I want to give you an update on Lyme in our house.
Last school quarter, one of my daughters came home with an abysmal report card. She went where no child of ours had ever gone before and her report card looked like a Sesame Street episode sponsored by the letter “F.”
This is a smart kid, someone who doesn’t fool around, and who has respect for her teachers. She’s on the robotics team and has tons of great friends. What was going on?
Marc and I talked (and talked and talked and talked.)
- Is she being bullied at school? (Absolutely, no signs of that)
- Is she doing drugs (Nope a. she’s terrified of needles b. she has asthma and c. as an ex-microbiologist, she knows about the infections I’ve seen as a result of someone taking/ingesting dirty street drugs.)
“I don’t know what’s wrong with me,” she cried out in frustration.
I requested Special Education testing from the school. Maybe she had a learning disability that simply flew under the radar. But in the time between my requesting the meeting and actually going to it, a few things happened. I did research on the internet and figured out what was going on.
It’s not a learning disability. My daughter’s Lyme disease is back, as well as her Bartonella infection.
She had been complaining recently about her joints hurting, but it always followed a soccer game and well, whose joints wouldn’t hurt after soccer, right? And then she showed me a new Bart rash on her leg.
Suddenly things started to click. Her Lyme disease and co-infection was affecting her memory which was affecting her school work.
Instead of asking typical parental questions like “What were you thinking?” (which, if I want to be honest here, I did initially ask) I started asking her things like:
- When you go into a room, do you forget why you are there?
- Are you not passing in your homework, because you didn’t write it down and you forgot that you had a homework assignment?
- Are you doing poorly on your tests, not because you don’t know the information, but because you can’t recall it?
- When you get to the bottom of the page in a book, do you remember what was at the top of the page?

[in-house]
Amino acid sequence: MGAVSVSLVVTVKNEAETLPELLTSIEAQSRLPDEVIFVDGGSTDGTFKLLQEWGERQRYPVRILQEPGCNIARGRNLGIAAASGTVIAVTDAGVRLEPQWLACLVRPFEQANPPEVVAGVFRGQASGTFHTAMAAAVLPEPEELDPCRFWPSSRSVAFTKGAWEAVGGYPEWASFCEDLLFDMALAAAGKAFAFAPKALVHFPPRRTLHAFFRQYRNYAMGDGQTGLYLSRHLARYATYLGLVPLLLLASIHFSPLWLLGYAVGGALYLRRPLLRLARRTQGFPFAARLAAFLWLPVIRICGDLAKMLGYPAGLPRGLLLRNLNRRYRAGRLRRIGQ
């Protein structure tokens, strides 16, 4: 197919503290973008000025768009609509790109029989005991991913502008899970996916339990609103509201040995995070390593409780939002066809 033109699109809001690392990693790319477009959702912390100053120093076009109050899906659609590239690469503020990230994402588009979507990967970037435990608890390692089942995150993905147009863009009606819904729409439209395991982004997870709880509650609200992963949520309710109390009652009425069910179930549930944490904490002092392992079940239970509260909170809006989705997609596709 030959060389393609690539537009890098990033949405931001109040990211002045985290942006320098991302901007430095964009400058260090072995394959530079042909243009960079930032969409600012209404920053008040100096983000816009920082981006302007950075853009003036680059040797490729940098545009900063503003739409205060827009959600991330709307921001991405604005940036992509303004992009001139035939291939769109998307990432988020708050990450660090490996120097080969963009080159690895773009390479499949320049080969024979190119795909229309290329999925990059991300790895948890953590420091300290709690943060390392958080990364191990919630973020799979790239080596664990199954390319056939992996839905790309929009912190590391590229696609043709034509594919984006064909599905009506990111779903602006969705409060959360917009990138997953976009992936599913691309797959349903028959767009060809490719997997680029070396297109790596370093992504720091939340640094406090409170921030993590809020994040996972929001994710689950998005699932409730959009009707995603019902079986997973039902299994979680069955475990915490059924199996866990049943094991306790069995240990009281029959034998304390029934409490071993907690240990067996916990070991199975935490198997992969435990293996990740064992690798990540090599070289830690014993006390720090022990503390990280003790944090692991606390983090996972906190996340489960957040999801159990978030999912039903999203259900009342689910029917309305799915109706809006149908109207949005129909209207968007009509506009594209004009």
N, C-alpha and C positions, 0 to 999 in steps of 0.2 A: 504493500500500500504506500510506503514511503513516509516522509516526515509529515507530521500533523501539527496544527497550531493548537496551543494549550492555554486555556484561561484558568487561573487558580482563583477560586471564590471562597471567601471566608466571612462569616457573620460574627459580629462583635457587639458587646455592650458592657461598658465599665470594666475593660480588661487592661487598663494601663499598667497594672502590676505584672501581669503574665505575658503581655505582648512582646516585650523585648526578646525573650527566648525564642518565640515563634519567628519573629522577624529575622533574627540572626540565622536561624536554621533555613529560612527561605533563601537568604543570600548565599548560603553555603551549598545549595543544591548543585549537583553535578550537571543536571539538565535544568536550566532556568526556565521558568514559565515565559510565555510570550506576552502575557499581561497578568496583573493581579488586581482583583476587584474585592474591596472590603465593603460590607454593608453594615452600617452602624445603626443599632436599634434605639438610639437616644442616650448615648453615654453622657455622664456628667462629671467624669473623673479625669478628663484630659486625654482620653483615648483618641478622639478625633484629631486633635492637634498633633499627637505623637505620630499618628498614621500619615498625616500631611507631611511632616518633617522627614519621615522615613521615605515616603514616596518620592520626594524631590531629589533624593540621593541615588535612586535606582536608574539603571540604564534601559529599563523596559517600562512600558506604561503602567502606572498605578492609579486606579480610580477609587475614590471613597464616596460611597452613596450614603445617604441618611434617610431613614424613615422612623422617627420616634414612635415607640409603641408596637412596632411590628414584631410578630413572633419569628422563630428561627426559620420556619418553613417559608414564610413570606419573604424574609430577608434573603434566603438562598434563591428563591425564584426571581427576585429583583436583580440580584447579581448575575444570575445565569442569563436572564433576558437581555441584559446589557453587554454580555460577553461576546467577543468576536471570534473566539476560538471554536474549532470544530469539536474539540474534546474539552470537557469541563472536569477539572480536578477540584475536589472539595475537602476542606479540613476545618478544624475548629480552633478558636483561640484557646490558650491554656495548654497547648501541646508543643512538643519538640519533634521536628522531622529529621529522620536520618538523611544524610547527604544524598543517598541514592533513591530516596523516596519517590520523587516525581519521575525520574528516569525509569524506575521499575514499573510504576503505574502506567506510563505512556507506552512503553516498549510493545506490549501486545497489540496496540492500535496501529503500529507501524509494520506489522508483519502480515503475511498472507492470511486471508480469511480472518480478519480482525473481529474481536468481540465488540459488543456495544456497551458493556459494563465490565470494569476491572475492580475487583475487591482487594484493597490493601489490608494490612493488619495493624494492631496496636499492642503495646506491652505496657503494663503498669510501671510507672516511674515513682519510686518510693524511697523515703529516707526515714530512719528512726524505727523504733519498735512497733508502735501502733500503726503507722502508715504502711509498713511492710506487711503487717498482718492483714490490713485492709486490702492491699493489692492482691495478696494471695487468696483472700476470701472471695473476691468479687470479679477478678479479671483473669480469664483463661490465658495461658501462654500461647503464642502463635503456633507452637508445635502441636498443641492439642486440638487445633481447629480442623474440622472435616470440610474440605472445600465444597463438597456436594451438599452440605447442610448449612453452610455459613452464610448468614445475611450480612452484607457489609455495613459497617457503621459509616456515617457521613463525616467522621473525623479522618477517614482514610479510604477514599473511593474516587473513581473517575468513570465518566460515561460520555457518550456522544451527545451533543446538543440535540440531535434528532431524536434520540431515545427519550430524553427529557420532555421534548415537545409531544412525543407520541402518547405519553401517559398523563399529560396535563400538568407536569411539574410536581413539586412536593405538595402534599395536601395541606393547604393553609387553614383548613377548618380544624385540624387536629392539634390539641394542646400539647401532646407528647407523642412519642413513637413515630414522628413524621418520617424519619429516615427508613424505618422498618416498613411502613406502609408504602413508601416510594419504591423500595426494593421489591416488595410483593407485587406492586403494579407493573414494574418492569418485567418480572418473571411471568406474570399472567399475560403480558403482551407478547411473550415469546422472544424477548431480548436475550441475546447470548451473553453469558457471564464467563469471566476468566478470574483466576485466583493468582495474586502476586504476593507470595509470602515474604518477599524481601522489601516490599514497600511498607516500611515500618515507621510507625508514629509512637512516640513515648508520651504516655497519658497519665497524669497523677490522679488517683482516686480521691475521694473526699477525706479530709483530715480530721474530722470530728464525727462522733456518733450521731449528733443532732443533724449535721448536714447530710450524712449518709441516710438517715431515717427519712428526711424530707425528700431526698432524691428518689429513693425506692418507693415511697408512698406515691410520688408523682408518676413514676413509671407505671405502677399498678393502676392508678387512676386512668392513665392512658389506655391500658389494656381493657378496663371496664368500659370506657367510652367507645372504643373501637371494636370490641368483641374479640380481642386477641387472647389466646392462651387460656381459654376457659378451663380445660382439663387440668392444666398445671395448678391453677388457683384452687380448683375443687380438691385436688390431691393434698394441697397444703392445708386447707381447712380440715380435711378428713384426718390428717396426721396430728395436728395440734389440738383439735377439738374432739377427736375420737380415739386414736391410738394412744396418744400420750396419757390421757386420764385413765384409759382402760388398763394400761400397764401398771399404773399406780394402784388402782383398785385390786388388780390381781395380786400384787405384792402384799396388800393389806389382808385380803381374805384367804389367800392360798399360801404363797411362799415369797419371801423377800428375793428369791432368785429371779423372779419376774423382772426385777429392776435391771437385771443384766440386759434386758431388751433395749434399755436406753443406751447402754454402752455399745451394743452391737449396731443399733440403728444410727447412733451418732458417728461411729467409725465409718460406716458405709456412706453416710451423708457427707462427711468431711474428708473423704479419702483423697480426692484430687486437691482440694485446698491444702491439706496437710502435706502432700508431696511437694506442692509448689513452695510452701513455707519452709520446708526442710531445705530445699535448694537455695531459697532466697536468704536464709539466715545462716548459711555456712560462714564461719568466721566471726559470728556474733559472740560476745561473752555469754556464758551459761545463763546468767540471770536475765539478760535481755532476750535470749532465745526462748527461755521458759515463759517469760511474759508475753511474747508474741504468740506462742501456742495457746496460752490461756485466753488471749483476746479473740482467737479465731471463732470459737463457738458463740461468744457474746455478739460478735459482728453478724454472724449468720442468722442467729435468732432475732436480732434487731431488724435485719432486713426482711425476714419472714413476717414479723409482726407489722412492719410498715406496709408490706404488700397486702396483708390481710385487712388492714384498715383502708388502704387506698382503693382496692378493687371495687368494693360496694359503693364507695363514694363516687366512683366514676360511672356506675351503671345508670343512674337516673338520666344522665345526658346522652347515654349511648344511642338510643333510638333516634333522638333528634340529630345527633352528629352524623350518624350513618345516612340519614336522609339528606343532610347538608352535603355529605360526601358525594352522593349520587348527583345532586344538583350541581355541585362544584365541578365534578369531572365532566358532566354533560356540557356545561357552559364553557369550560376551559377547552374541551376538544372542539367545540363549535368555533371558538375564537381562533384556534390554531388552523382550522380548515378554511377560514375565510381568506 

I knew to ask her these questions because I had noticed this behavior with my Lyme disease. When my infection flares, if I don’t write something down, it gets lost. It’s not like Alzheimer’s, I can recall the information if prompted, which is why I write it down, but there are days I absolutely need that prompt. So I’ve adapted and learned how to manage my symptoms.
It soon became apparent that my daughter had a moderate/significant memory and cognitive deficit problem as a result of Lyme disease and a co-infection. (Fancy talk for the bacteria had moved into her brain.)
Children often don’t have the language to be able to identify how sickness is affecting their bodies (“I don’t know what’s wrong with me.”) Oh sure, something acute like a sore throat can be verbalized, but when they have something that slowly creeps, like ivy up a brick wall eventually blocking a window, they don’t know they’ve lost the view until one day they realize something is missing, but they’re not sure what.
It’s just that things seem a lot darker.
I took her to our doc (LLMD) who immediately started her on antibiotics. With assistance, observation, and lots of organization, she pulled her grades up nicely in the last quarter. She now has the summer to de-stress a little, get some exercise, eat well, take her meds, and do some healing.
Who knows what the next school year will bring? She’s young, it’s possible that her brain involvement *could* be reversed with the use of continued antibiotics. (If it’s in her brain, she’s got a chronic infection which means she’ll be on meds for a long time.)
It’s also possible that it might not resolve.
In which case, we’ll have to set up accommodations for her in school. She’ll have to learn memory tricks and organizational skills in order to succeed in school (and life.) Trust me, I’m on it, I’m already researching techniques and I’ve spoken to a few specialists in this area. I’ll also be writing some magazine articles on this topic to share what I’ve learned.
I’ve since spoken to other parents in our town who have children with significant memory issues. Lyme is out there and it’s causing all kinds of problems and heartbreaks. Unrecognized, it’s going to create hell in our school system. We live in Southern New Hampshire, one of the most infested areas of the world for the infection. How could our kids not have problems?
Lyme disease is not a learning disability, but it is a disability. Lyme is disabling people (including our children) left and right.
We need to acknowledge this.
Watch your kids. Keep journals where you record strange symptoms/complaints, and question behavior that doesn’t seem right.
Be your child’s advocate. Reach out to a support group/system. Ask questions.
And for God’s sake, educate yourselves about Lyme disease and its consequences. It’s too much of a danger to remain ignorant about it anymore.
Wendy Thomas writes about the lessons learned while raising children and chickens in New Hampshire. Contact her at Wendy@SimpleThrift.com
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